This is not the first IoT heavy botnet, Mirai takes that title, the interesting part is the Hajime botnet appears to be benign.
So far no malicious functions have been detected in the codebase, other than the ability to replicate itself and block other malware, Hajime seems to have no DDoS or offensive mechanisms.
Hajime – the “vigilante” IoT worm that blocks rival botnets – has built up a compromised network of 300,000 malware-compromised devices, according to new figures from Kaspersky Lab.
The steadily spreading Hajime IoT worm fights the Mirai botnet for control of easy-to-hack IoT products. The malware is billed as a vigilante-style internet clean-up operation but it might easily be abused as a resource for cyber-attacks, hence a growing concern among security watchers.
Hajime, like Mirai before it, takes advantage of factory-set (default) username and password combinations to brute-force its way into unsecured devices with open Telnet ports. The malware was first discovered [PDF] by security researchers at Rapidity Networks in October 2016. Since then it has spread steadily but inexorably. Most of the targets have turned out to be Digital Video Recorders, followed by webcams and routers, according to Kaspersky Lab.
Hajime avoids several networks, including those of General Electric, Hewlett-Packard, the US Postal Service, the United States Department of Defense, and a number of private networks. Infections had primarily come from Vietnam (over 20 per cent), Taiwan (almost 13 per cent) and Brazil (around 9 per cent).
The console messages state the worm was written by a White Hat hacker who is just seeking to protect the systems he/she infects. This seems rather unlikely, but it’s very possible. It might also just be a curious experiment by someone with the skills to use the Mirai code base (which was open-sourced) to do something so widespread.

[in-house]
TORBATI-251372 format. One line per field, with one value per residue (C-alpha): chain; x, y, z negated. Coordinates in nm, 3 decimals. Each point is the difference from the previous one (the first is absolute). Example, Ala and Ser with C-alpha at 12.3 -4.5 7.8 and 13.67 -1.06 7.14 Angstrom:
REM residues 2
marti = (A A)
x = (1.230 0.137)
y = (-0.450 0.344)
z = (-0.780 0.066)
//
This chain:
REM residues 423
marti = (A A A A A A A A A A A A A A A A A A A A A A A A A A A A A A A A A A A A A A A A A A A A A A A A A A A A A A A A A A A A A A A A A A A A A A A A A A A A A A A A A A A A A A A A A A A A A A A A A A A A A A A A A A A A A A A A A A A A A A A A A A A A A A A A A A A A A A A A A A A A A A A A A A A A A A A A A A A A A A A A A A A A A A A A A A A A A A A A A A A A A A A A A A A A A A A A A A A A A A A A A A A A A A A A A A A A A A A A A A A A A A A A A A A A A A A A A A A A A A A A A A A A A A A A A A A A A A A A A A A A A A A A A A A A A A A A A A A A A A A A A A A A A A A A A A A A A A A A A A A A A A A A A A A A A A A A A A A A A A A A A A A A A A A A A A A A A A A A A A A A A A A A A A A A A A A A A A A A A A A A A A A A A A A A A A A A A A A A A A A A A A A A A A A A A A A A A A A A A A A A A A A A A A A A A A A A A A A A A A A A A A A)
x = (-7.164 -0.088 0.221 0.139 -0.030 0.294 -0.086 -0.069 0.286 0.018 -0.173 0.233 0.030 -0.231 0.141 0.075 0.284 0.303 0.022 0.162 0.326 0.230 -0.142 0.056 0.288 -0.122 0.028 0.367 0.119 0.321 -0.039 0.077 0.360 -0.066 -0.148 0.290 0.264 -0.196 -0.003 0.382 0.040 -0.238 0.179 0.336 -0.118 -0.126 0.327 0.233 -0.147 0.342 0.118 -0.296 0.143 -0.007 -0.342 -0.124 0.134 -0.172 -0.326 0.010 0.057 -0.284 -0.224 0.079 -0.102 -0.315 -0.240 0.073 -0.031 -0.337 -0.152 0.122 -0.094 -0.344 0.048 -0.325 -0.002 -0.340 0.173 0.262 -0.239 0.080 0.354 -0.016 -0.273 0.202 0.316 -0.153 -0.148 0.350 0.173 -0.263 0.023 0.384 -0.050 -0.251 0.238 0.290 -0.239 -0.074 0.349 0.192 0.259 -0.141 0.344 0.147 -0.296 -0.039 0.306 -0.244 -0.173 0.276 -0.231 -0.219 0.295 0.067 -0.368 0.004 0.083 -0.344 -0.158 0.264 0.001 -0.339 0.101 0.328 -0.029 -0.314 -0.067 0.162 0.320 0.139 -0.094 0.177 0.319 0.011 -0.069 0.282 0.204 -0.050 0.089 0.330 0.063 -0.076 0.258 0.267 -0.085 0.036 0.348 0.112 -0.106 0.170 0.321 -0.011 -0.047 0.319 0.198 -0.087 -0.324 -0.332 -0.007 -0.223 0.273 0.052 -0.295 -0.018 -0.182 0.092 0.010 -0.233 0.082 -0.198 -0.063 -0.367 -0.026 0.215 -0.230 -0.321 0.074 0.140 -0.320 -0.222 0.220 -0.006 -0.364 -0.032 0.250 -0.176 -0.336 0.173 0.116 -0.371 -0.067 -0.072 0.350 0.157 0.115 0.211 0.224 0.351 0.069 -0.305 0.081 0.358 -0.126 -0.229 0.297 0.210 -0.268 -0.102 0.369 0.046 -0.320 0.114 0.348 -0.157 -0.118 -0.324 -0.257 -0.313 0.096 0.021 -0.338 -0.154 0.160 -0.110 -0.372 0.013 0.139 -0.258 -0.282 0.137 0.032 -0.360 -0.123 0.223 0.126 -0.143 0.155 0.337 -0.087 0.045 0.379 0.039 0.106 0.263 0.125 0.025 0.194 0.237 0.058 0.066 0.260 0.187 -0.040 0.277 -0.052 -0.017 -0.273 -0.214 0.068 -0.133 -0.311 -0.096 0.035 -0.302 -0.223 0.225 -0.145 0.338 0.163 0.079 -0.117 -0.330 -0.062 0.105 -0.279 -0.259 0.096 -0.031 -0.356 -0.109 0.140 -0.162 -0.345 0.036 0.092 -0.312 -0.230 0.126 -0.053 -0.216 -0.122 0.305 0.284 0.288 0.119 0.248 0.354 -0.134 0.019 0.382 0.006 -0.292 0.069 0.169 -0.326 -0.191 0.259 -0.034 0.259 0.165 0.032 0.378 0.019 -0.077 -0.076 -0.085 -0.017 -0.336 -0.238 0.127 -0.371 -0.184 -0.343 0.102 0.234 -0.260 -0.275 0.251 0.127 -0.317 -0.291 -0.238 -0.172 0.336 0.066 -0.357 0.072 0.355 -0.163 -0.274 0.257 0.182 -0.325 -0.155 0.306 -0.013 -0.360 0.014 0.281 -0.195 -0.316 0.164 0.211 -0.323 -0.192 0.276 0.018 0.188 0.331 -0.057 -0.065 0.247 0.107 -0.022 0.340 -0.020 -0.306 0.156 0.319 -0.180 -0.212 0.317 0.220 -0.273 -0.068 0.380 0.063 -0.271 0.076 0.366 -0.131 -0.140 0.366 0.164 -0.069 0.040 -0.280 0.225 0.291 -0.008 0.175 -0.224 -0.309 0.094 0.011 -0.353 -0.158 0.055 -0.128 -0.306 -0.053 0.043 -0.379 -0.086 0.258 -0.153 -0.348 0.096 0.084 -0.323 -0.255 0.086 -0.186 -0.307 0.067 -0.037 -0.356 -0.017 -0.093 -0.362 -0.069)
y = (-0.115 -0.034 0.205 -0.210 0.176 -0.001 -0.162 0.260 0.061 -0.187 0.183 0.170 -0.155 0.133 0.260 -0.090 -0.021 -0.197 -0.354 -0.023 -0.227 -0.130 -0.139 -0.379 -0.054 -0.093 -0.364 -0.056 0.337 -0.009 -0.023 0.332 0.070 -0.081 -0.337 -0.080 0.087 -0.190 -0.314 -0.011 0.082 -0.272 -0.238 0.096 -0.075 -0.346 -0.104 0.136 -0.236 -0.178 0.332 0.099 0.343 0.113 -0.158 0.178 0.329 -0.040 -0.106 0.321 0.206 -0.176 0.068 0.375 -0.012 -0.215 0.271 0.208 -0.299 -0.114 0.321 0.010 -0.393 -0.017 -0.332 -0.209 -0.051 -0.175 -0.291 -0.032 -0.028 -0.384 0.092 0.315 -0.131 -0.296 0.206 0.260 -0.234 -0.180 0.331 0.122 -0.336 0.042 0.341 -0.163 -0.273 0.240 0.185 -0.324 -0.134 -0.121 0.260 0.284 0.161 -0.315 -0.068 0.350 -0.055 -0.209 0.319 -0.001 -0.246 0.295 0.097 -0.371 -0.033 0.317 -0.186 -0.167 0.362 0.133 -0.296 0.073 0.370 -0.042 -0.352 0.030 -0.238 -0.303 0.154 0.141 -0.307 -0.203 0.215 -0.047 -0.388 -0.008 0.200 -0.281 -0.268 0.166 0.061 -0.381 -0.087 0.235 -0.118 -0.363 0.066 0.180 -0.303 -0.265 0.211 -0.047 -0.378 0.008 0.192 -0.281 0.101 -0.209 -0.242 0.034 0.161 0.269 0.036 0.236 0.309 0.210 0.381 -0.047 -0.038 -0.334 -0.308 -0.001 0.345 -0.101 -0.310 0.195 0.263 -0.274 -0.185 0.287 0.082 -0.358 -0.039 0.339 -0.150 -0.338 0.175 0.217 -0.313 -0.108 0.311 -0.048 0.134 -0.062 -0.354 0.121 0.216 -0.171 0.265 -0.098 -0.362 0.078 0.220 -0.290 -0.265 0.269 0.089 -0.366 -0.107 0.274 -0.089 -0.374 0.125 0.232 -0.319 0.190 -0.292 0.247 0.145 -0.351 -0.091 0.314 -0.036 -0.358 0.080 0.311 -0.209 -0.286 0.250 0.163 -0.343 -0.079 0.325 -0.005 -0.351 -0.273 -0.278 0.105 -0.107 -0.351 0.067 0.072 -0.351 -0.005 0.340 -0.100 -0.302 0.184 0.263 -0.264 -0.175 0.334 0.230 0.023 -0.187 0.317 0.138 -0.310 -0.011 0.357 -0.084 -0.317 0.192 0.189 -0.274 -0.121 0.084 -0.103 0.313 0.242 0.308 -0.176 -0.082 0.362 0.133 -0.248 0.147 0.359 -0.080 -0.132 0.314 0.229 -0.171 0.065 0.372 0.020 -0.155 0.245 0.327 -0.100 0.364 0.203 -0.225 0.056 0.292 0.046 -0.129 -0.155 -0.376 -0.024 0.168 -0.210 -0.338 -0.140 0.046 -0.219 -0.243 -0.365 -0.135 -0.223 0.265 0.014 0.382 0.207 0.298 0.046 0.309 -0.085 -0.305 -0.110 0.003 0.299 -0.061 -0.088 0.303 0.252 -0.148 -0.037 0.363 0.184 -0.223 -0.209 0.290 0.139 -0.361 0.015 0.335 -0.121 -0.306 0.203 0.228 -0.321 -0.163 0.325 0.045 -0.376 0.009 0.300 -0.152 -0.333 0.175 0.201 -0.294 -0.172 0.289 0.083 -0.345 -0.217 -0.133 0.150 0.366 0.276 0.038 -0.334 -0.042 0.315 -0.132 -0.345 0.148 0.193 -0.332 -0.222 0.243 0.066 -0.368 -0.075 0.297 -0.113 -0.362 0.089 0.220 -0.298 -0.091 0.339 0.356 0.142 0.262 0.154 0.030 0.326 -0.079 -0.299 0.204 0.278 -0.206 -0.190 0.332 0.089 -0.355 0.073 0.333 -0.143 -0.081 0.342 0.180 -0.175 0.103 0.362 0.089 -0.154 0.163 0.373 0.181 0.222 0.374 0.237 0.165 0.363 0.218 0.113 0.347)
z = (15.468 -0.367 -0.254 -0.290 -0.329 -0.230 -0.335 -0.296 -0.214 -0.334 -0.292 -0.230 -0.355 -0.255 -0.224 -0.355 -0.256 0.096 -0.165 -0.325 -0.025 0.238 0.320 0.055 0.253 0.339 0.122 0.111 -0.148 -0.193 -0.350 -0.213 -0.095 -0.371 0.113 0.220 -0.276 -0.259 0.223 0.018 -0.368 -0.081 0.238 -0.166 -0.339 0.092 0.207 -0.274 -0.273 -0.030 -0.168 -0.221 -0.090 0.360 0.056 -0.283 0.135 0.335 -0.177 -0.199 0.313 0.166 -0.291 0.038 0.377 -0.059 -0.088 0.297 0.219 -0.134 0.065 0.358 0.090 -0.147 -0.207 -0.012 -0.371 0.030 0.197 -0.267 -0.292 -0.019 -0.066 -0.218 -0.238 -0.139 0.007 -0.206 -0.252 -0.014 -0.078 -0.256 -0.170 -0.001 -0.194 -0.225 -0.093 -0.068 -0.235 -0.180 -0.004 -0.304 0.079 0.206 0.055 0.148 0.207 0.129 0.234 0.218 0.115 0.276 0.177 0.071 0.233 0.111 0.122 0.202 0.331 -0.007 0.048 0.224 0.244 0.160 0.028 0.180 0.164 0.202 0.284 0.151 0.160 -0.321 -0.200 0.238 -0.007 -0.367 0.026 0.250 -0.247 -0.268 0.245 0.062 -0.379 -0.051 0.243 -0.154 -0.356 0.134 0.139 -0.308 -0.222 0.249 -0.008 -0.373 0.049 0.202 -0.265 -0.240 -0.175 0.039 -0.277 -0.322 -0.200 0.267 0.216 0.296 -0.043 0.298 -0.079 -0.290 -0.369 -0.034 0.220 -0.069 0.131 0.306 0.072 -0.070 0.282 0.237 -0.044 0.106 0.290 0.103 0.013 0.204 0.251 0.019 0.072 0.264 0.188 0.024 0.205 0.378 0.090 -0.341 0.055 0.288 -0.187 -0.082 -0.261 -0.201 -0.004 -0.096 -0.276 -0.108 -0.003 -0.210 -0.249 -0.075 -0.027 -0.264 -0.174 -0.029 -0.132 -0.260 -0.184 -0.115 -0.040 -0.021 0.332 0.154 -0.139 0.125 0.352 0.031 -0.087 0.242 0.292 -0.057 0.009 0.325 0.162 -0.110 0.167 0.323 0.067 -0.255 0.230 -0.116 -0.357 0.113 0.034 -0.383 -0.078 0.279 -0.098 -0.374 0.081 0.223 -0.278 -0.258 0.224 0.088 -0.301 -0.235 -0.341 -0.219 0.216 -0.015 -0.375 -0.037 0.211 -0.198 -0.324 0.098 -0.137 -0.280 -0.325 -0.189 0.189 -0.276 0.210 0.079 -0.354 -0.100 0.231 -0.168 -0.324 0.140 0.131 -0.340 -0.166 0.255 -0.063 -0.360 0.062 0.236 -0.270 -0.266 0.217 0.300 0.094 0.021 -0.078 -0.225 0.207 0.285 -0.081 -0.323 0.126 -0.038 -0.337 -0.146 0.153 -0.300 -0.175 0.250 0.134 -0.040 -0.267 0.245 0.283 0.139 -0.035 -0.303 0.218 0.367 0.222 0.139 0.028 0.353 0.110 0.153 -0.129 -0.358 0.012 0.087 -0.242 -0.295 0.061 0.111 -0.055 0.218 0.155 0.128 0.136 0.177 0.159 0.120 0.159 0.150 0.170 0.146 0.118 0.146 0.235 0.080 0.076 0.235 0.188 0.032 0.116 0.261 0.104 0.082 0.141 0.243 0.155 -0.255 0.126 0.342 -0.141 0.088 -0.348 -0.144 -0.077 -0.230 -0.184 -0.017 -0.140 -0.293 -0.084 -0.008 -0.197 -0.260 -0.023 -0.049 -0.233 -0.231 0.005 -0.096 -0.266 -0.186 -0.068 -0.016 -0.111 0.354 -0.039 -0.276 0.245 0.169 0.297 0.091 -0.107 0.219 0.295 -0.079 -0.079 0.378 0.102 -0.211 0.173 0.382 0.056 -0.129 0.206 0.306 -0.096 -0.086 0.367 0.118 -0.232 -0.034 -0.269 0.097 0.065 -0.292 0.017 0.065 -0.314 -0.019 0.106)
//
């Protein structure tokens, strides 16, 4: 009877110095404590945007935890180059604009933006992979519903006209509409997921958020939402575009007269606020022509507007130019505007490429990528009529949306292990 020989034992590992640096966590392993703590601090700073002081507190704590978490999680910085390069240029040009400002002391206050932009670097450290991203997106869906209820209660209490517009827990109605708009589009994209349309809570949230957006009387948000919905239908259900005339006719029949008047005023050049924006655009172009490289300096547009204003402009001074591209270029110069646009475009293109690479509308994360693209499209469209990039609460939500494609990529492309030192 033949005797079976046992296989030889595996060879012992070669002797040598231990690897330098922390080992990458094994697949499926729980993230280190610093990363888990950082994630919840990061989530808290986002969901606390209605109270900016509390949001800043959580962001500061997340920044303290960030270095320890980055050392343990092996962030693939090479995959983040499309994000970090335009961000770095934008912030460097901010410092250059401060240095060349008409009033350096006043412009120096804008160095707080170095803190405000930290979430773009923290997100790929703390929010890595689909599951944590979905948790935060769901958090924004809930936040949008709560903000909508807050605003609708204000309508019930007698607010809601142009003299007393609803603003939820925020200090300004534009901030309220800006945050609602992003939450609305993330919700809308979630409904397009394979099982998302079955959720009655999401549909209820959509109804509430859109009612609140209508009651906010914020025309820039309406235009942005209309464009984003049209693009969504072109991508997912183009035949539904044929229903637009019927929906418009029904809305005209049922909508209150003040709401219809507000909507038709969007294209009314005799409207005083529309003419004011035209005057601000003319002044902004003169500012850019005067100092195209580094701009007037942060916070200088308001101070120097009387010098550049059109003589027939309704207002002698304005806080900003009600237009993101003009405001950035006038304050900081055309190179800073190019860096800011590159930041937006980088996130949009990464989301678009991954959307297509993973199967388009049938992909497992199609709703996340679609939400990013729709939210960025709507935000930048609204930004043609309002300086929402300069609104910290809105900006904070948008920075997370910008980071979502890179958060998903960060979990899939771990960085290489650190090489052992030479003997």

Either way a DDoS attack from this many hosts would REALLY hurt.
The resiliency of Hajime surpasses Mirai, security researchers say. Features such as a peer-to-peer rather than centralised control network and hidden processes make it harder to interfere with the operation of Hajime (meaning “beginning” in Japanese) than comparable botnets.
Botnets of compromised devices can be harnessed for a variety of cyber-crimes ranging from DDoS attacks on targeted web sites to running credential-stuffing attacks or scanning websites for SQL injection vulnerabilities. The malware – which is not doing anything malign, at least for now – displays a message that says a “white hat” is “securing some systems”. The worm blocks access to ports 23, 7547, 5555, and 5358, common entry points for the rival Mirai worm and other threats.
There is no attacking code or capability in Hajime – only a propagation module. Despite its (current) benign state Hajime is a still concern, not least because the malware’s real purpose remains unknown.
“The most intriguing thing about Hajime is its purpose. While the botnet is getting bigger and bigger, its objective remains unknown. We have not seen its traces in any type of attack or additional malicious activity. Nevertheless, we advise owners of IoT devices to change the password of their devices to one that’s difficult to brute force, and to update their firmware if possible,” said Konstantin Zykov, senior security researcher at Kaspersky Lab.
The worm is blocking the common ports used by Mirai and other IoT threats, so it is aggressive in that aspect.
Other than that, there’s no proof it is actually malicious so we, as usual, will just have to wait and see.
Source: The Register